Book Review: Life Dust: A Novel by Pam Webber (five stars)
“Quy is what Asians call ‘life dust’ or one who is left behind.”
Amazing tale of second chances. The protagonist, Nettie (and her now-fiancé Andy) from The Wiregrass and Moon Water, matures and faces new challenges personally and professionally in the early 1970s. Dual-track plot with several cross connections. Dickens would have been proud.
“Sometimes the most valuable lessons are not the ones we learn in a classroom, they’re the ones we learn when people abuse power.”
The best kind of historical fiction, inserting the reader in history. Since Webber is a nurse, we assume she got the nuances of nursing student life right. Vietnam veterans will recognize she got enough of the situation on the ground in Vietnam’s I Corps in 1971-72 and events related to the National League of POW/MIA Families right that she must have consulted those who had been there.
“Never underestimate the power of human contact and what it means to someone who feels isolated and alone.”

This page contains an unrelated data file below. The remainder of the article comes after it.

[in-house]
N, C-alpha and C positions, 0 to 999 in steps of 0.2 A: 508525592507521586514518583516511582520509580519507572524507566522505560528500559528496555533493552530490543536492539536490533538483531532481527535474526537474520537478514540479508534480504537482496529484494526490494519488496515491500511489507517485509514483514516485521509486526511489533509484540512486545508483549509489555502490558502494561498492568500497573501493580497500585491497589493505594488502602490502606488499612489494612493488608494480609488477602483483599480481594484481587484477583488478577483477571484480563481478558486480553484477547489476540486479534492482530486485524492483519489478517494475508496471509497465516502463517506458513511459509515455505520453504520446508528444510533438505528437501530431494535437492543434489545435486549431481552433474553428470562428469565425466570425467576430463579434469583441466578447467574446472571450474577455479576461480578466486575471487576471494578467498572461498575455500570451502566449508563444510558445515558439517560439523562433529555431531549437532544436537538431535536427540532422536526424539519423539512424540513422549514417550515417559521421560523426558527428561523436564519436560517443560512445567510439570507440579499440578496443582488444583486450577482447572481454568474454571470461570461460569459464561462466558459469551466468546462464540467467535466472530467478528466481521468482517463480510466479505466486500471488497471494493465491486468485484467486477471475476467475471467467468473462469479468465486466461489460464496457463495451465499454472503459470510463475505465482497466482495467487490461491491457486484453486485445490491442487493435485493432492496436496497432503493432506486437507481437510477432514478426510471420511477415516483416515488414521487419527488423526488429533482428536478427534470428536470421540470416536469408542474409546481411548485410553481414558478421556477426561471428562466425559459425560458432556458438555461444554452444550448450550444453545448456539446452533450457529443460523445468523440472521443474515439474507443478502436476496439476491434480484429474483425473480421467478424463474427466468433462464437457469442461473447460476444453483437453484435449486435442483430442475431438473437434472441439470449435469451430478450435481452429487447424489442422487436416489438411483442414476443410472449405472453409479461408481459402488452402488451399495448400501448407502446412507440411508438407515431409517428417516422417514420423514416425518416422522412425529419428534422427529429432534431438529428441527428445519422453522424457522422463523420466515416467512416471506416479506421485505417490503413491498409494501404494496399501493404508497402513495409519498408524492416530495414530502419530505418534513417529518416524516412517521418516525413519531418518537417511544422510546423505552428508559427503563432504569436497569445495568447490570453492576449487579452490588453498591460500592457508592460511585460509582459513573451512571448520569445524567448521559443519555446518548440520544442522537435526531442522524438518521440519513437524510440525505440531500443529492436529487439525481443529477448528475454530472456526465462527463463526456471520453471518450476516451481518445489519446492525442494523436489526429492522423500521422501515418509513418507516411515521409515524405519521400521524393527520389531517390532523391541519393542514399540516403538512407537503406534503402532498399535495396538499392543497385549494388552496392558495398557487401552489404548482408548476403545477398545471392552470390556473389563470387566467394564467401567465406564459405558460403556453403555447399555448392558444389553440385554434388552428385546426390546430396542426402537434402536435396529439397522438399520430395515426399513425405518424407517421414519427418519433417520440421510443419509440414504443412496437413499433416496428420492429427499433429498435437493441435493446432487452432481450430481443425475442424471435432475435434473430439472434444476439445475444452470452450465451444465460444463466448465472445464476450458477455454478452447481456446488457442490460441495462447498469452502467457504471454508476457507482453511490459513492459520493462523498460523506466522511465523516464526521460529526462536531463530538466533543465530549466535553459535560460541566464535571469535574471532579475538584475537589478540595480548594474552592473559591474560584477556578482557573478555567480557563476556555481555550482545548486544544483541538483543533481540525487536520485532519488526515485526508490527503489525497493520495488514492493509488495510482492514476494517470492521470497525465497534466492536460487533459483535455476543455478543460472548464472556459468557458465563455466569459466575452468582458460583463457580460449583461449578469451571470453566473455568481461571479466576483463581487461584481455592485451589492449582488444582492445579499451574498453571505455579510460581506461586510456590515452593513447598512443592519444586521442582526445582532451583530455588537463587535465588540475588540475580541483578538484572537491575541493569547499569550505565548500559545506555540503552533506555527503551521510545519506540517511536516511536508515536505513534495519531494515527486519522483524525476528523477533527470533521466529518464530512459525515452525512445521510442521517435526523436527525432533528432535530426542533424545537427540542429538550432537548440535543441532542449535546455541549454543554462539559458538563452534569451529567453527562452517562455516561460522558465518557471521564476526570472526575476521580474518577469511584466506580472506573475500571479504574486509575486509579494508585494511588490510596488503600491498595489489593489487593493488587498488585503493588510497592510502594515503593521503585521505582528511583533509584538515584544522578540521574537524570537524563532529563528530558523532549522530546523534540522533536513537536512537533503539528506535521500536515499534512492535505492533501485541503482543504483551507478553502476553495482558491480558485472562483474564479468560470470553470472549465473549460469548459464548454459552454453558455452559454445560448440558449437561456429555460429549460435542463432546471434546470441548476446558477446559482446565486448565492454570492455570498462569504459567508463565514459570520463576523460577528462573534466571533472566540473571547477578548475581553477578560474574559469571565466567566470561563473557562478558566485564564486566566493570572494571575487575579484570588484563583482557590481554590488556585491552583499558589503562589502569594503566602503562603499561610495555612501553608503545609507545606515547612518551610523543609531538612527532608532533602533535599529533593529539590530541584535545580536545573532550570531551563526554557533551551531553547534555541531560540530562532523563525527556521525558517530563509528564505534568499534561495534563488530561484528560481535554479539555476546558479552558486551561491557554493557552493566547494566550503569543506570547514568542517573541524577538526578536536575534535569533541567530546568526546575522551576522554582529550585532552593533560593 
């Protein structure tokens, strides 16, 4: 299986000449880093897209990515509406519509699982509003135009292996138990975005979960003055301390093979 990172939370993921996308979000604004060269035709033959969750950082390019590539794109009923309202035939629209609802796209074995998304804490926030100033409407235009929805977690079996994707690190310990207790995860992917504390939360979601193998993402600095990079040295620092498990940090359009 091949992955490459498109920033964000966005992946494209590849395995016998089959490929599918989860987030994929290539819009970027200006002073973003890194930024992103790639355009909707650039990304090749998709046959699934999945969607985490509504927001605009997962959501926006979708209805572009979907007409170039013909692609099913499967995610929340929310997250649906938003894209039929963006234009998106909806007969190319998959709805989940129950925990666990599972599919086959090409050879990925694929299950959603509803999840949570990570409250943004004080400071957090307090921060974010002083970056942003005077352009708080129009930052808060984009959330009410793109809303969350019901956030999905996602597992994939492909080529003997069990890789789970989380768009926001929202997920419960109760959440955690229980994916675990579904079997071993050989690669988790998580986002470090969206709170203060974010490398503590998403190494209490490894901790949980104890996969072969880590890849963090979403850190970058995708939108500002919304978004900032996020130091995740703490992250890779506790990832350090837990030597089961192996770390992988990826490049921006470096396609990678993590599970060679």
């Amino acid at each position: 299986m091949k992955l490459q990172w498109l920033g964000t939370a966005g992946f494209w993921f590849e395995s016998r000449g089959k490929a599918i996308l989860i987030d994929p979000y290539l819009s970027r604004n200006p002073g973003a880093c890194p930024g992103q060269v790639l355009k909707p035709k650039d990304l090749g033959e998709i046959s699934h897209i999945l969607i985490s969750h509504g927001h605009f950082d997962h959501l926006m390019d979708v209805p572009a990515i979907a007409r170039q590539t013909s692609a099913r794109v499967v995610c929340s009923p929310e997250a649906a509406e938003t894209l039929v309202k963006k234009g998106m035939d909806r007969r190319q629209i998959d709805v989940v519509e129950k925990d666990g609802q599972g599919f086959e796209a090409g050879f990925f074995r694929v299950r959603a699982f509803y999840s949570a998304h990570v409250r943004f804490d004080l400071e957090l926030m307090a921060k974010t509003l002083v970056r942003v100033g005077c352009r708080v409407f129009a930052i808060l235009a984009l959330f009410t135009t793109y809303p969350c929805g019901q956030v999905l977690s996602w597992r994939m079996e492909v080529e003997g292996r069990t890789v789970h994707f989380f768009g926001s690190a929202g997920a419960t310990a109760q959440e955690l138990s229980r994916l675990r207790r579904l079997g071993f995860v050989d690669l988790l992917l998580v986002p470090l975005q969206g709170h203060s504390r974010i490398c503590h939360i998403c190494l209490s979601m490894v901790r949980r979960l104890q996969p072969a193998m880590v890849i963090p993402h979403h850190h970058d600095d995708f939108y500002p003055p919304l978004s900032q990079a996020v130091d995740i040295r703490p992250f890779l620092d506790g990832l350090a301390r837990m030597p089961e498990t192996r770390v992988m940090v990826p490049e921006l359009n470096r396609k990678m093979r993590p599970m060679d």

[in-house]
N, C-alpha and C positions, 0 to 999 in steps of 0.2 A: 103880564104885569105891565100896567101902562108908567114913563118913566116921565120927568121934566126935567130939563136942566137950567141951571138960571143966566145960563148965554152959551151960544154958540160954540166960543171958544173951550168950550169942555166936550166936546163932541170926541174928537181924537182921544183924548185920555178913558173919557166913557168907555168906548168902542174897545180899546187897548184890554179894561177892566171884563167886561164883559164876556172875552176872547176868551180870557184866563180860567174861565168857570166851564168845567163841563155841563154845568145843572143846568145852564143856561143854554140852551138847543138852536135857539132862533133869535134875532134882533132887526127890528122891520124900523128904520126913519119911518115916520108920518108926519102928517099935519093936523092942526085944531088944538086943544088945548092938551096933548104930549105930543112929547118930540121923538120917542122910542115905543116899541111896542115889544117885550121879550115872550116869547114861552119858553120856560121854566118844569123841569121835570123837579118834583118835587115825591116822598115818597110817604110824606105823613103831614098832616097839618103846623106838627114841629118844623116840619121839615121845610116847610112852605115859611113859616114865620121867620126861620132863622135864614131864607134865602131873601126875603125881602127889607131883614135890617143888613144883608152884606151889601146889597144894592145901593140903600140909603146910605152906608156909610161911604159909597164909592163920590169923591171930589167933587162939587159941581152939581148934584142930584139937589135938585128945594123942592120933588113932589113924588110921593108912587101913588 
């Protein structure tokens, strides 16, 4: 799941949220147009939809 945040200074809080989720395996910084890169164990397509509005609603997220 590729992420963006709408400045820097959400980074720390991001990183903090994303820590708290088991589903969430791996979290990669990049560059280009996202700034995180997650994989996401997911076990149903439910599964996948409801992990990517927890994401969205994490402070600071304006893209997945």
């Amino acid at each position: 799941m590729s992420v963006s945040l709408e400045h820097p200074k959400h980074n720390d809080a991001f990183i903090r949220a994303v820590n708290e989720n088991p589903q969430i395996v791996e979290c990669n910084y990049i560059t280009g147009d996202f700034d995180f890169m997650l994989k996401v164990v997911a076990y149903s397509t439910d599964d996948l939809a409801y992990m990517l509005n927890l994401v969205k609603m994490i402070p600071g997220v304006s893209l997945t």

Overtly Christian. Optimistic. Not overtly political, though hospital and military life is awash with internal politics. Her characterization of military and medical types rings true. All of which will offend some readers. Those who stick with the story will be rewarded.
“People rarely forgive you for what they do to you.”
As true for her previous books, Webber does not dwell on race though several characters are people of color. Personalities are fully drawn and engaging.
“No one is beyond forgiveness.”
(Full disclosure: I was a beta reader of this novel in 2021. This review reflects my impression then and now. The finished product is even better.)